Culture in Liverpool

Artwork Responds To New Research Into The History of The Mansion House in Calderstone’s Park

This February, The Reader will present a painting by artist and illustrator Sumuyya Khader which responds to new research into the history of the Mansion House in Liverpool’s Calderstones Park where the charity is based.  

Now We Sit With It will be permanently displayed at the Mansion House from 29 February 2024 and was created as part of Making Meaning at Calderstones – The Reader’s two-year project to uncover and celebrate the unique stories of Calderstones funded by National Lottery Heritage Fund. 

As part of the project, a team of researchers and a local historian set about uncovering links between the Mansion House, the surrounding park and the transatlantic slave trade. After significant research, we started to uncover a complex and nuanced picture, but no evidence was found to directly link Joseph Need Walker – for whom the Mansion House was built in 1928 – to slavery or the slave trade. However, metals, including brass, iron and lead, all of which the Walker family manufactured, were central to the operation of the trade in enslaved Africans, as goods that were used to exchange for people in West Africa.

There is evidence that Joseph Need Walker’s father and his three brothers were supportive of the abolition of the slave trade. Their father was a friend of William Wilberforce, correspondence between them beginning in 1788 still exists, with some of the letters referring to the slave trade and Wilberforce attempts to have it abolished. 

Sumuyya Khader is an artist working in a multiplicity of ways with major institutions, projects, publishers, social enterprises and artist-led groups. Her practice is a combination of illustration, painting & print works that predominantly explore place and identity. Now We Sit With It will be her first work to be on permanent display.

Sumuyya Khader
Sumuyya Khader

Sumuyya Khader said: “It became really important to me to think about how we can put a Black presence into this space without depicting Blackness in a derogatory way. I wanted to find a way to honour those untold stories, names and histories that we can’t uncover because the details have been lost or the books were never written. That was all challenging, to look back at slavery and the links to this building, the family and the city and then to decide that in fact I’m not going to depict all that; that what I create will still be rooted in the research but it might not be the thing that everybody expects.”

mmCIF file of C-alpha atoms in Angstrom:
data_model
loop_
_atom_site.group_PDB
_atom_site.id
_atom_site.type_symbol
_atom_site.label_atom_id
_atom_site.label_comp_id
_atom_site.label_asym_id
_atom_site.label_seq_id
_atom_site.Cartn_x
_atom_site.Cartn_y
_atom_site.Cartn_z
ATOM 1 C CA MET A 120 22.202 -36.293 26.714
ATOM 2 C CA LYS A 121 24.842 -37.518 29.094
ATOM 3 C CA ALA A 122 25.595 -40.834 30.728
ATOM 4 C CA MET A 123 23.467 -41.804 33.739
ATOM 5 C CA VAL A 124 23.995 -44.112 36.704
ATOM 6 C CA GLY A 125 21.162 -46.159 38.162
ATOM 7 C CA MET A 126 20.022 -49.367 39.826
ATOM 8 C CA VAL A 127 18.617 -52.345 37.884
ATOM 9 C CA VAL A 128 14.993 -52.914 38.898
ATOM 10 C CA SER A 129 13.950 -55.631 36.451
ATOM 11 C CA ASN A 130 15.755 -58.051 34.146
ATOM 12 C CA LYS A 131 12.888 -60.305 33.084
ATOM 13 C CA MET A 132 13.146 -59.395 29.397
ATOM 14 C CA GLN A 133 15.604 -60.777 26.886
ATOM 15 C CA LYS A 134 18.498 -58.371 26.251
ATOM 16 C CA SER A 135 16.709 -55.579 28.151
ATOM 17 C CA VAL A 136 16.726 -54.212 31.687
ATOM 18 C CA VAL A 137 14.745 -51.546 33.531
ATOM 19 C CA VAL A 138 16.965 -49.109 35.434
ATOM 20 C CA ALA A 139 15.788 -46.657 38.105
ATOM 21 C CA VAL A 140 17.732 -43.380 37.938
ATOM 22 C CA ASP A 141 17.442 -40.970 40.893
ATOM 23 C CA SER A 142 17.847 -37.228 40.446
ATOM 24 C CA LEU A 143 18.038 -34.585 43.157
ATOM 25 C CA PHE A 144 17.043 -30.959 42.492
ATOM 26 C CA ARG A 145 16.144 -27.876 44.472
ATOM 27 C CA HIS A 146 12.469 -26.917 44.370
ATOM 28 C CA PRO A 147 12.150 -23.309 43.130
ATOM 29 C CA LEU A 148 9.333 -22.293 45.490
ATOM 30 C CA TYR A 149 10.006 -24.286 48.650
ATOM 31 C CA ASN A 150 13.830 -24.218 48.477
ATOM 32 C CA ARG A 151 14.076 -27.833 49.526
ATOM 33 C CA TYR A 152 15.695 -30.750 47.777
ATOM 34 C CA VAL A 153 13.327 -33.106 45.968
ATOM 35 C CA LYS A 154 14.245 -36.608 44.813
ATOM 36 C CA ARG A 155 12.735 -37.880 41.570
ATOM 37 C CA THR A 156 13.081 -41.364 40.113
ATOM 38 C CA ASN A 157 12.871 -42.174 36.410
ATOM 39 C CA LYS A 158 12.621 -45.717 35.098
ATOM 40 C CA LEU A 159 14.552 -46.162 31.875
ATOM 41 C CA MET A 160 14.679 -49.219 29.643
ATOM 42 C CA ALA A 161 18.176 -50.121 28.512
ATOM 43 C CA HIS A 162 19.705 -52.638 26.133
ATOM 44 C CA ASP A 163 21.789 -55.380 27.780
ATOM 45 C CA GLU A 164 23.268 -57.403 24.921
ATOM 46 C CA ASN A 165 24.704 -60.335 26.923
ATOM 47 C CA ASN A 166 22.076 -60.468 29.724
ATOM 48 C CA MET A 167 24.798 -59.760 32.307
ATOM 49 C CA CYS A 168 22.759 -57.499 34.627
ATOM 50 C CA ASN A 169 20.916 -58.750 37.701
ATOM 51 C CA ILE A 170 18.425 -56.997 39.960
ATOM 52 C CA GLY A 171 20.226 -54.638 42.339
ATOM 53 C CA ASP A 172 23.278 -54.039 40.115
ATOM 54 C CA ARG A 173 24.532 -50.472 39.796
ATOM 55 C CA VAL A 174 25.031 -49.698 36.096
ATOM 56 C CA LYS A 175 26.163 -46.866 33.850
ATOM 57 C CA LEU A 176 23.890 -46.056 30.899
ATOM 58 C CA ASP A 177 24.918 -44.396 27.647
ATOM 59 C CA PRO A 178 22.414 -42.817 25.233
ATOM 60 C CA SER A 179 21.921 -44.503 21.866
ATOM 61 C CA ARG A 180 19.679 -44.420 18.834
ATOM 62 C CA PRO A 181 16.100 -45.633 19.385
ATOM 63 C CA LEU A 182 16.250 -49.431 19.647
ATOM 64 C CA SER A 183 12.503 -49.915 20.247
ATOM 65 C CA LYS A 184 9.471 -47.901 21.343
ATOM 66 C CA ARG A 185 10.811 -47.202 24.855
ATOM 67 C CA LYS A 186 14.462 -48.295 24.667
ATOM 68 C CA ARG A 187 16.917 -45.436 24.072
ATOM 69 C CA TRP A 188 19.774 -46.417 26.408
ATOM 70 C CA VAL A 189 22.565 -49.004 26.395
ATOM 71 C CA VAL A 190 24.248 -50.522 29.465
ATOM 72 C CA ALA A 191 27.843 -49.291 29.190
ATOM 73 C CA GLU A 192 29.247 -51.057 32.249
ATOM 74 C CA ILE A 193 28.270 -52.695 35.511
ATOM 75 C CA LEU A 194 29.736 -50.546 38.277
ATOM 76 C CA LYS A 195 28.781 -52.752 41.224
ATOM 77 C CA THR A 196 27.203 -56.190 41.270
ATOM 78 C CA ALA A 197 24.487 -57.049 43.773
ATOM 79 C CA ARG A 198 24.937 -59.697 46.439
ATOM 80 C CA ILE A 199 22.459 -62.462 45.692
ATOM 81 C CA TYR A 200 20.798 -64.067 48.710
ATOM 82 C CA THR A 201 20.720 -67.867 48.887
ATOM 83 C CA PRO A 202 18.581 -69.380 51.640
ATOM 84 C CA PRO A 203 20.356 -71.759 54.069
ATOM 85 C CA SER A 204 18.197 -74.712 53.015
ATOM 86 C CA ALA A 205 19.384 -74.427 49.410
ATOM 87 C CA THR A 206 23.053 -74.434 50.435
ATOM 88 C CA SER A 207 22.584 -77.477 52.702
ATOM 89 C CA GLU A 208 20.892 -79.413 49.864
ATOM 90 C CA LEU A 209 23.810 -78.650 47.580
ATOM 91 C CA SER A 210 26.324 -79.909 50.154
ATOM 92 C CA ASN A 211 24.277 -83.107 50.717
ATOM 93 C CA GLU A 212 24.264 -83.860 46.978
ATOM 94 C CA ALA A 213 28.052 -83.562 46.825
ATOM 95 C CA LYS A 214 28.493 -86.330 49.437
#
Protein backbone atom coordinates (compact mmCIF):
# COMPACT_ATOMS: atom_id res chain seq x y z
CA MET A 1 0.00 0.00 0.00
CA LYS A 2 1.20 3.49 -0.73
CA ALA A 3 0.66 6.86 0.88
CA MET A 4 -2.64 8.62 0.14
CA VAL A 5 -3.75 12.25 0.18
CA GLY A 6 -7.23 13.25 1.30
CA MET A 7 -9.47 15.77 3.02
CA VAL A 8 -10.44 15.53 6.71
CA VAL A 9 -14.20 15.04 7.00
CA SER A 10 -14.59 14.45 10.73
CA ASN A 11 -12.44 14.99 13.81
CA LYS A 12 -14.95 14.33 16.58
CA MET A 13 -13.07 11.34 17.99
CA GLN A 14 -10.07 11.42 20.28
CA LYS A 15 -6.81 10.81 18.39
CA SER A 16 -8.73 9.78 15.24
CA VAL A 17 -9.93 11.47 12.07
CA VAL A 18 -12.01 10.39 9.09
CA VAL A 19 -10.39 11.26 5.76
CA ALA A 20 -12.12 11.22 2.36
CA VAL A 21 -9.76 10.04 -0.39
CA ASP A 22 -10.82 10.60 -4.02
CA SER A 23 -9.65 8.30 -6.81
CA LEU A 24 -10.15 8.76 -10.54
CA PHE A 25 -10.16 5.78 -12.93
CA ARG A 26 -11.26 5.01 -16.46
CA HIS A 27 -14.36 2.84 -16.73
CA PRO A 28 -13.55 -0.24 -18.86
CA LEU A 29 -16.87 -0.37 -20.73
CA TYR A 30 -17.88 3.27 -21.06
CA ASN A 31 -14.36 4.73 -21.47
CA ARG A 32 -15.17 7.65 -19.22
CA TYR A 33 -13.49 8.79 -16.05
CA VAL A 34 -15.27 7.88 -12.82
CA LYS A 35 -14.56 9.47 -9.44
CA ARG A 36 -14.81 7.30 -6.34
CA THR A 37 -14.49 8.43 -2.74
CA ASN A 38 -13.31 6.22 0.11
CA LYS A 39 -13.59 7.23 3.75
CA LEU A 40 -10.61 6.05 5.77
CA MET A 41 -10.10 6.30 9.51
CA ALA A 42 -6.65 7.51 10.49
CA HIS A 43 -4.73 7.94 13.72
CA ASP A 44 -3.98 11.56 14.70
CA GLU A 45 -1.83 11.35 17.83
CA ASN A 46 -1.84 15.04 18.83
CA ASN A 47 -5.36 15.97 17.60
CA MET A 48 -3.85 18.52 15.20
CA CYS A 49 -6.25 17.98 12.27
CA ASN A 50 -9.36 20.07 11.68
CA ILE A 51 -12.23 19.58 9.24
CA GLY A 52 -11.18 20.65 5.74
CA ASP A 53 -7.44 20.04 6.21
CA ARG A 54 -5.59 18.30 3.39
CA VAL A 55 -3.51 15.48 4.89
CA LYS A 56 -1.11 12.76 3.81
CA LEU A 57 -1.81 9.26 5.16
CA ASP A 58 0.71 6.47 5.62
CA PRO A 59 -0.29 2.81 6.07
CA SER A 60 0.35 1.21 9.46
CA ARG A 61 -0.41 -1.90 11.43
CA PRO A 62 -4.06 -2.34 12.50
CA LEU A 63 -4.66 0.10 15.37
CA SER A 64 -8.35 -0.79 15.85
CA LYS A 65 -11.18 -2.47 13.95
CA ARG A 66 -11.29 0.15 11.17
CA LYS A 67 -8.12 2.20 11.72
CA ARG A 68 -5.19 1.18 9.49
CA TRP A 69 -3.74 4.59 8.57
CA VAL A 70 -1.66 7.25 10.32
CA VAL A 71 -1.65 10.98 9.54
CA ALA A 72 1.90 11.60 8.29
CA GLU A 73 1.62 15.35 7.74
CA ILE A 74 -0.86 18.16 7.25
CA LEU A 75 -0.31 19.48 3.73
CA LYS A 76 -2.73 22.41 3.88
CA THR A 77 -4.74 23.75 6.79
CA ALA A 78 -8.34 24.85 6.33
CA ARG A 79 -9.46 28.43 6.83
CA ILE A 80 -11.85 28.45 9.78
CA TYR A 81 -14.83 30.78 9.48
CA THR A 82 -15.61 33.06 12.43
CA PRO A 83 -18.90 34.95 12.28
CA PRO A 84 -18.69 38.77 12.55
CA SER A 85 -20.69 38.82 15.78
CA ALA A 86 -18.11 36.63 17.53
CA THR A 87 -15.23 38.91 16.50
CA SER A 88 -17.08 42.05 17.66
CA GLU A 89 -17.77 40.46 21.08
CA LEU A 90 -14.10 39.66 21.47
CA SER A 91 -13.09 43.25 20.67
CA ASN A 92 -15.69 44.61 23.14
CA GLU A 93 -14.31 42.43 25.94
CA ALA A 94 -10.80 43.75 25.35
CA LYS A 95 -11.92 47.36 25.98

Head of Programme at The Reader, Anna Farrell said: “Calderstones Park has been a place of meaning-making for as long as 5,000 years. This project has meant that all these years later we’ve been able to find new ways to understand and reflect on aspects of the site’s heritage that were previously underexplored. We don’t have all the answers, but we hope this beautiful piece of art will ignite peoples’ curiosities into the unique stories of Calderstones’ past.” 

Katie Clark, Director of Literature at The Reader, said “As in our Shared Reading groups which take place across the UK, there is no desired response to the artwork, but we hope that everyone who visits the Mansion House will engage with it in their own way and share in a moment of contemplation. The legacy of this project will continue to shape our work through what we read and who we read with, and we are committed to sharing books that help us uncover stories and voices that often go unheard, and to ‘sitting with’ those stories together.” 
This activity is made possible thanks to National Lottery players, with funds awarded by The National Lottery Heritage Fund.  

Now We Sit With It will be on display from Thursday 29 February at 5pm 
The Reader, The Mansion House, Calderstones Park 
Calderstones Road, Liverpool, L18 3JD 


Founder and Editor, Clare Deane, shares her passion for all the amazing things happening in Liverpool. With a love of the local Liverpool music scene, dining out a couple of times a week and immersing herself in to all things arts and culture she's in a pretty good place to create some Liverpool Noise.

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